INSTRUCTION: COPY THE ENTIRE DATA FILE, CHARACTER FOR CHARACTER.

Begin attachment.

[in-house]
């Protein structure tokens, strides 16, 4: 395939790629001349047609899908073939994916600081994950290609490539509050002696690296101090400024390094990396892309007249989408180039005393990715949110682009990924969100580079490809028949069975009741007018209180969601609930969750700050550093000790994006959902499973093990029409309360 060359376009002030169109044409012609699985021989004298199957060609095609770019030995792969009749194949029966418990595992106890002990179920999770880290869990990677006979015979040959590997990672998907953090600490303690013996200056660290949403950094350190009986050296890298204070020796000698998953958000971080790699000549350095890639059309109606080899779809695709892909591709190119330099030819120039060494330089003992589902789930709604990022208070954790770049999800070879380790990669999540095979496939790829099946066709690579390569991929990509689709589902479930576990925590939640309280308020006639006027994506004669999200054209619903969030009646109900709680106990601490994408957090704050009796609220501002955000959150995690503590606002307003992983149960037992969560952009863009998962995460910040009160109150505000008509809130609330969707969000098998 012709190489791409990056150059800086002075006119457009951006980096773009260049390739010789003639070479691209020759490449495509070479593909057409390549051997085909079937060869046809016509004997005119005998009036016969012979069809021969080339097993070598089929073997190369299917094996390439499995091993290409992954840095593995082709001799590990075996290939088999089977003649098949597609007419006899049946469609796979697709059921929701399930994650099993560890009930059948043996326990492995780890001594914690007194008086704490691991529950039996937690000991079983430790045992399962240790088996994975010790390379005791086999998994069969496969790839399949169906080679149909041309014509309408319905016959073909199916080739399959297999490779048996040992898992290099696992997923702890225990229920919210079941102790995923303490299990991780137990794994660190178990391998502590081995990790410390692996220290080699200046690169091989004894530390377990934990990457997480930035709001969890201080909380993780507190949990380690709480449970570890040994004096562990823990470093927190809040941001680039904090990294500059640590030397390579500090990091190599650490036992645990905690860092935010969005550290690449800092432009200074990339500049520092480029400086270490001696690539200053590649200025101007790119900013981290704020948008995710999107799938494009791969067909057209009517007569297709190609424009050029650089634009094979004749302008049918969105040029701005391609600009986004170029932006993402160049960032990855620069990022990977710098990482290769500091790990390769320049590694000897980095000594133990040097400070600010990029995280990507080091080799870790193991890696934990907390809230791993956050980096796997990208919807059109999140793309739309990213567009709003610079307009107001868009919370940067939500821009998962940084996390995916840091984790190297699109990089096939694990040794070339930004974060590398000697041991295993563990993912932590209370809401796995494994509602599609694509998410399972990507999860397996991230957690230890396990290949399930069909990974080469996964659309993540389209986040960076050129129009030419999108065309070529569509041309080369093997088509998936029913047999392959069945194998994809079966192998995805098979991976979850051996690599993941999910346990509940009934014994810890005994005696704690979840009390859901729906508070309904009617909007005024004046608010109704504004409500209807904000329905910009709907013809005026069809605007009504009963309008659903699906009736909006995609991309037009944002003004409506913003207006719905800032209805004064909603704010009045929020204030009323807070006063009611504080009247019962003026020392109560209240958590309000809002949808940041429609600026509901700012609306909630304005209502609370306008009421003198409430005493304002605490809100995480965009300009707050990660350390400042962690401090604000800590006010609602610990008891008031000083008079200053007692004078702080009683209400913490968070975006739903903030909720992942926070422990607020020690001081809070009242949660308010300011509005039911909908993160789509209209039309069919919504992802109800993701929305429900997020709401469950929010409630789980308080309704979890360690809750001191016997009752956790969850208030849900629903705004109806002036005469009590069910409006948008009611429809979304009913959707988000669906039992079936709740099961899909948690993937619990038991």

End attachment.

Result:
[in-house]
């Protein structure tokens, strides 16, 4: 395939790629001349047609899908073939994916600081994950290609490539509050002696690296101090400024390094990396892309007249989408180039005393990715949110682009990924969100580079490809028949069975009741007018209180969601609930969750700050550093000790994006959902499973093990029409309360 060359376009002030169109044409012609699985021989004298199957060609095609770019030995792969009749194949029966418990595992106890002990179920999770880290869990990677006979015979040959590997990672998907953090600490303690013996200056660290949403950094350190009986050296890298204070020796000698998953958000971080790699000549350095890639059309109606080899779809695709892909591709190119330099030819120039060494330089003992589902789930709604990022208070954790770049999800070879380790990669999540095979496939790829099946066709690579390569991929990509689709589902479930576990925590939640309280308020006639006027994506004669999200054209619903969030009646109900709680106990601490994408957090704050009796609220501002955000959150995690503590606002307003992983149960037992969560952009863009998962995460910040009160109150505000008509809130609330969707969000098998 012709190489791409990056150059800086002075006119457009951006980096773009260049390739010789003639070479691209020759490449495509070479593909057409390549051997085909079937060869046809016509004997005119005998009036016969012979069809021969080339097993070598089929073997190369299917094996390439499995091993290409992954840095593995082709001799590990075996290939088999089977003649098949597609007419006899049946469609796979697709059921929701399930994650099993560890009930059948043996326990492995780890001594914690007194008086704490691991529950039996937690000991079983430790045992399962240790088996994975010790390379005791086999998994069969496969790839399949169906080679149909041309014509309408319905016959073909199916080739399959297999490779048996040992898992290099696992997923702890225990229920919210079941102790995923303490299990991780137990794994660190178990391998502590081995990790410390692996220290080699200046690169091989004894530390377990934990990457997480930035709001969890201080909380993780507190949990380690709480449970570890040994004096562990823990470093927190809040941001680039904090990294500059640590030397390579500090990091190599650490036992645990905690860092935010969005550290690449800092432009200074990339500049520092480029400086270490001696690539200053590649200025101007790119900013981290704020948008995710999107799938494009791969067909057209009517007569297709190609424009050029650089634009094979004749302008049918969105040029701005391609600009986004170029932006993402160049960032990855620069990022990977710098990482290769500091790990390769320049590694000897980095000594133990040097400070600010990029995280990507080091080799870790193991890696934990907390809230791993956050980096796997990208919807059109999140793309739309990213567009709003610079307009107001868009919370940067939500821009998962940084996390995916840091984790190297699109990089096939694990040794070339930004974060590398000697041991295993563990993912932590209370809401796995494994509602599609694509998410399972990507999860397996991230957690230890396990290949399930069909990974080469996964659309993540389209986040960076050129129009030419999108065309070529569509041309080369093997088509998936029913047999392959069945194998994809079966192998995805098979991976979850051996690599993941999910346990509940009934014994810890005994005696704690979840009390859901729906508070309904009617909007005024004046608010109704504004409500209807904000329905910009709907013809005026069809605007009504009963309008659903699906009736909006995609991309037009944002003004409506913003207006719905800032209805004064909603704010009045929020204030009323807070006063009611504080009247019962003026020392109560209240958590309000809002949808940041429609600026509901700012609306909630304005209502609370306008009421003198409430005493304002605490809100995480965009300009707050990660350390400042962690401090604000800590006010609602610990008891008031000083008079200053007692004078702080009683209400913490968070975006739903903030909720992942926070422990607020020690001081809070009242949660308010300011509005039911909908993160789509209209039309069919919504992802109800993701929305429900997020709401469950929010409630789980308080309704979890360690809750001191016997009752956790969850208030849900629903705004109806002036005469009590069910409006948008009611429809979304009913959707988000669906039992079936709740099961899909948690993937619990038991």